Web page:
San Diego's waterfront is without one of its main attractions, but not for long.
The Star of India, the flagship of the San Diego Maritime Museum, is weighing anchor and heading south to dry dock in the South Bay. People were down at the Embarcadero Tuesday morning snapping pictures and watching the ship leave it's familiar post. Former NBA player Bill Walton was just one of the admirers who stopped to watch the ship drift away.
"It's just a great San Diego icon and treasure and to be able to come down early in the morning to the waterfront and see everybody working to keep it going. It's a great day for San Diego," said Walton.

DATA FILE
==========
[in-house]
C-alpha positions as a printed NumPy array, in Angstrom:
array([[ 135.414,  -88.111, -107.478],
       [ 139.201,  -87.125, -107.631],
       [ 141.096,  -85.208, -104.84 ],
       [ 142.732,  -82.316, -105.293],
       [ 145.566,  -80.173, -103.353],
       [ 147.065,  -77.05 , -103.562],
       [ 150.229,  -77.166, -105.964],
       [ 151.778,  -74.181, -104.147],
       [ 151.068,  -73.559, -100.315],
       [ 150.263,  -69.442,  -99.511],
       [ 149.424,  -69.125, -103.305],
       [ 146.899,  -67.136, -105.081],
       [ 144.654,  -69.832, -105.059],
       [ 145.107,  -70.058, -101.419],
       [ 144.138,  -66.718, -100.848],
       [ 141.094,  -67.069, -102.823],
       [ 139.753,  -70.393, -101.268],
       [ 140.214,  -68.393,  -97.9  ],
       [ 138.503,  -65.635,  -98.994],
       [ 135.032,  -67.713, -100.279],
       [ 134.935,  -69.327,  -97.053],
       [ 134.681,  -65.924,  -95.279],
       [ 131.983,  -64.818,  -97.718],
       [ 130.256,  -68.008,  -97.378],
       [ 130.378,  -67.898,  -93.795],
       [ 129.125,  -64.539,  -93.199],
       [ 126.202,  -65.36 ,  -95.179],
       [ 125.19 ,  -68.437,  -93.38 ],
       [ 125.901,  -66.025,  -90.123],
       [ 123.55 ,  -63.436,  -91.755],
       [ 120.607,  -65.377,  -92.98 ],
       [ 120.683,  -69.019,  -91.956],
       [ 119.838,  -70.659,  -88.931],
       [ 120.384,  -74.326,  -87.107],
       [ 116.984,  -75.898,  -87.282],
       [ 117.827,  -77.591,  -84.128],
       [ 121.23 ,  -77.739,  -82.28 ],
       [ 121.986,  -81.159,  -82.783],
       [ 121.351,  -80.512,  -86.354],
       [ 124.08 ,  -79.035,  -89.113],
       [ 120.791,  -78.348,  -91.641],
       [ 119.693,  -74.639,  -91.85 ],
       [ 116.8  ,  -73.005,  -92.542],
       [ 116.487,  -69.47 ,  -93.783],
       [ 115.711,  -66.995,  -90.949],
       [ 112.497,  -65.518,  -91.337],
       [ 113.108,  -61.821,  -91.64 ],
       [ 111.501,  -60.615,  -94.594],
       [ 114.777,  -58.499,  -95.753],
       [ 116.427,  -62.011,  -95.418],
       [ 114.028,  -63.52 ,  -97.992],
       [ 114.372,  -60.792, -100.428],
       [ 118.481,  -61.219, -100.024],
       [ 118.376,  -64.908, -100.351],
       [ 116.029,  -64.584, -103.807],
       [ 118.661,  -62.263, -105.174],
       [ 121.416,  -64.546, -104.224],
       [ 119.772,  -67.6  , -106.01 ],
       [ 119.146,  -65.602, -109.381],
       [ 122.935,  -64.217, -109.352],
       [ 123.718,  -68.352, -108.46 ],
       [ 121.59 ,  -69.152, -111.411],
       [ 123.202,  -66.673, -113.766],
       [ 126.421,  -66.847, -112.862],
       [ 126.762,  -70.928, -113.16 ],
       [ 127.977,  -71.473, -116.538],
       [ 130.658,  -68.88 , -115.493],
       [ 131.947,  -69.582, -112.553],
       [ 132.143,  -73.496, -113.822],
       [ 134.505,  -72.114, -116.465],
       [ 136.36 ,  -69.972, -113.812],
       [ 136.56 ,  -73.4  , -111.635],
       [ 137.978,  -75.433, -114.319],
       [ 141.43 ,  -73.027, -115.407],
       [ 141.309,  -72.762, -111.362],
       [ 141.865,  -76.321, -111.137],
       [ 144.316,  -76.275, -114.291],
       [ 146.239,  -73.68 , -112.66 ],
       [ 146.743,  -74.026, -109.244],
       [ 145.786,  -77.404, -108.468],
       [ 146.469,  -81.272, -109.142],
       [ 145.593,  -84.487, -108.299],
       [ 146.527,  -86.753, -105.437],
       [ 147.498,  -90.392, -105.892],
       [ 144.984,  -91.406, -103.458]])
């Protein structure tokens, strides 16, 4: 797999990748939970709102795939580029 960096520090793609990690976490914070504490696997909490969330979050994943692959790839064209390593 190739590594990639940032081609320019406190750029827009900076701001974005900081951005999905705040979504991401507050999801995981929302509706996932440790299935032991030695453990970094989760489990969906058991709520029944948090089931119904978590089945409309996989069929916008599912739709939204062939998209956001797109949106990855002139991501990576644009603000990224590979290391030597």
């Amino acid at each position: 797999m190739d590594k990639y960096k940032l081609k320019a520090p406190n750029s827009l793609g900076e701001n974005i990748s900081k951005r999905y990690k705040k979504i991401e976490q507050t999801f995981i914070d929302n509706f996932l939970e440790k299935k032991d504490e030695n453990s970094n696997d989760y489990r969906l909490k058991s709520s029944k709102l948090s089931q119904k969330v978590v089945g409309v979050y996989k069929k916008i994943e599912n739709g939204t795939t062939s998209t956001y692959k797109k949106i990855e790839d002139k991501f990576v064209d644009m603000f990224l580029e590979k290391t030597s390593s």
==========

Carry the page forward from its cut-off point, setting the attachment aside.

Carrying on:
The star of the local waterfront gets a makeover every 10 years. Its routine maintenance, like scraping the bottom clean of all the marine life that's attached to it over the years.
"It's going to the boating yard to get a new bottom, I believe. I wish they'd do the same for me." joked Walton.
It will be dry-docked at BAE systems in Chula Vista to get the work done, and plans are to have it back in the water in a few weeks, according to Scott Baldwin, Director of Marine Operations.
Besides the boat's bottom, a new ceramic coating will be added to the hull, with the hopes of making it last for many more years.
Sprucing up the 145-year old tall ship (the oldest active sailing vessel in the world, according to Maritime officials) costs a quarter of a million dollars. Because of this, the Maritime Museum says the Star of India will miss its annual sail in November. The checkup will handle any needed repair, something that is required by the U. S. Coast Guard to insure the Star remains seaworthy.